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Creso closer than ever to tapping billion-dollar Canadian cannabis industry
4 minute read
In the wake of the Canada’s recent legalisation of recreational cannabis nationwide, Creso Pharma (ASX:CPH) has said that it welcomes this decision with open arms.
The landmark bill and the historic vote passed on Tuesday June 18, and will allow Canadians to legally buy and consume cannabis. The Cannabis Act was approved by the Senate 52-29 after already passing the House of Commons in May this year.
Critically, this marks an end of 90 years of prohibition. It also makes Canada the second country in the world — and the first G7 nation — to fully legalise cannabis for recreational consumption and open up sale and distribution to both domestic and international markets.
An official date for the law to officially come into place has now been confirmed by Prime Minister Justin Trudeau to be October 17.
CPH, which has its corporate eye on the budding global cannabis market, has already established a considerable presence in North America — the passing of this law will enable further substantial opportunity for product growth and uptake.
In 2017, CPH became the only Australian cannabis company with direct exposure to the world’s largest legal marijuana market via its acquisition of Nova Scotia-based medicinal cannabis applicant, Mernova Medicinal Inc.
This deal delivered on CPH’s strategy to establish a Canadian presence, as well as its pursuit of opportunities in the global medicinal cannabis space, with added exposure to the ample recreational cannabis market.
Timing of this new legislation could scarcely be more apt for CPH, given that construction of its 20,000 square foot medicinal cannabis growing facility is currently underway and making sound progress, with completion expected in Q3 2018. This will enable CPH to vertically integrate its production chain, capitalising on the sizeable market opportunity of both medical and recreational marijuana.
Although how much of the market CPH is able to attract remains speculative and investors should take all publicly available information into account and seek professional financial advice before making an investment decision.
The new law allows the Canadian federal government to license producers and regulate how they grow, sell and distribute cannabis. Adults aged 18 and over will be permitted to possess up to one ounce of cannabis for recreational use, and grow up to four cannabis plants.
Cannabis-infused edibles will also be legal within one year of the law’s implementation — a market Creso is targeting with its cannaQIX and cannapeal ranges. CPH has also developed a range of terpene-infused premium Swiss chocolates — a major offering into the cannabis-infused edibles market.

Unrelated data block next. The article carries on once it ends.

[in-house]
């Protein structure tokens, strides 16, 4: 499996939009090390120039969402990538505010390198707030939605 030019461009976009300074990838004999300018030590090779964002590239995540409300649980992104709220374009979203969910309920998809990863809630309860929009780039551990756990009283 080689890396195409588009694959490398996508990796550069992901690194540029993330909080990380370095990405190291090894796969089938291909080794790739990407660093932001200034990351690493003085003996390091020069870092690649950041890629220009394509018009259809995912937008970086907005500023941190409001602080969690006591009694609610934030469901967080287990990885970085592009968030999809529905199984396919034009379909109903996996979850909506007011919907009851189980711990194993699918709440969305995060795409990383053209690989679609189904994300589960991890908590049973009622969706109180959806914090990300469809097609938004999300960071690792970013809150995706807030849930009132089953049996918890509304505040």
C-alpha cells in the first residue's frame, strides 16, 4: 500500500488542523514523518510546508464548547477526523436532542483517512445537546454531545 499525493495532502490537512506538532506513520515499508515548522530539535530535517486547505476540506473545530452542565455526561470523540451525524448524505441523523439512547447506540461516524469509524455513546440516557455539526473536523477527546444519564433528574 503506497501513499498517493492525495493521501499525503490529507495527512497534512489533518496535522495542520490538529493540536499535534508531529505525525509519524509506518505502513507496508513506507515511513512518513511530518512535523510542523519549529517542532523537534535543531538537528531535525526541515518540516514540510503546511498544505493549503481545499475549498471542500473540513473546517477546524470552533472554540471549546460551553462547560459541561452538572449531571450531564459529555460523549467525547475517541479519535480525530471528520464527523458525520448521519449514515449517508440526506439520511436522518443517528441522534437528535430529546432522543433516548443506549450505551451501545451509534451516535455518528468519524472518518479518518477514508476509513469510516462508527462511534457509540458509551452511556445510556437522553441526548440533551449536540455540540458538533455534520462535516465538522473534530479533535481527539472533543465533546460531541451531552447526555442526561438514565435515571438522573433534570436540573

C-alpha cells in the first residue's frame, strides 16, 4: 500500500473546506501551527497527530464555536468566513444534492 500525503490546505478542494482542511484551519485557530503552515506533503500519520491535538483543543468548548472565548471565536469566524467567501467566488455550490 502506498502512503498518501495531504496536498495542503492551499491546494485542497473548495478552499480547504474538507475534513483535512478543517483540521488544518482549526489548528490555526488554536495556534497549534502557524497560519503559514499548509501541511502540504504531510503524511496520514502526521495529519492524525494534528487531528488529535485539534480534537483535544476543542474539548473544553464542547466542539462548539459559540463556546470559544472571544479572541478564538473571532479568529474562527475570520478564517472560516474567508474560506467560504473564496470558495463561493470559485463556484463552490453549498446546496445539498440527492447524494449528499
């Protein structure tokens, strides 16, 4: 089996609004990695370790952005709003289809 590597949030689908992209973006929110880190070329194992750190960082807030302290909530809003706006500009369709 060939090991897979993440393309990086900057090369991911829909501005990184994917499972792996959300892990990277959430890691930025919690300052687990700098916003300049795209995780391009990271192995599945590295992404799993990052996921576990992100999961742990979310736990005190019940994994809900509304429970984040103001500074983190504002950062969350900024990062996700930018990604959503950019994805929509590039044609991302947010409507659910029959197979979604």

Further cementing its position in Canada, CPH last week announced its appointment of John Griese as COO for the Americas. Griese brings expansive expertise in the North American cannabis space, and will help crystallise CPH’s presence in the region.
Canada is expected to be a US$6.5 billion ($8.7 billion) industry by 2020, according to research by Canadian Imperial Bank of Commerce (CIBC). That’s more than the US$5.1 billion Canadians spent on alcoholic spirits in 2017, and it’s approaching wine sales.
In 2017, US$2.25 billion was raised across 206 cannabis companies in Canada. In the first quarter of 2018 alone, over US$1.35 billion was raised across 96 Canadian cannabis companies, reflecting significant forecasted growth and demand.
More equity capital has been raised for cannabis companies in Canada than anywhere else in the world, with over 50 companies listed on the Canadian stock exchange.
CPH CEO, Dr Miri Halperin Wernli, said: “The full legalisation of cannabis use in Canada is really positive news. Creso has been growing its presence in Canada as we believe it offers huge potential for the uptake of our products. This law signals a great future for the industry in this market and we hope other countries will follow suit."
“Not only is it positive news for the industry, but it will also make the purchasing of cannabis safer for Canadians by providing legal licensed businesses where consumers know what they’re buying,” she said. “It will allow for better quality control and more public health awareness campaigns, whilst depriving organised crime of money and making it harder for children to access."
“Canada is demonstrating great leadership on cannabis policy. It is setting an example not only for the U.S., where reform is already progressing at the federal level, but for many other countries around the world, where there has been far too little debate on the subject."
“Cannabis prohibition is a failed U.S. policy experiment that was replicated by countries around the world. It has caused far more problems than it has solved, and governments should now follow Canada’s example by revisiting their cannabis policies and exploring alternatives,” Halperin Wernli noted.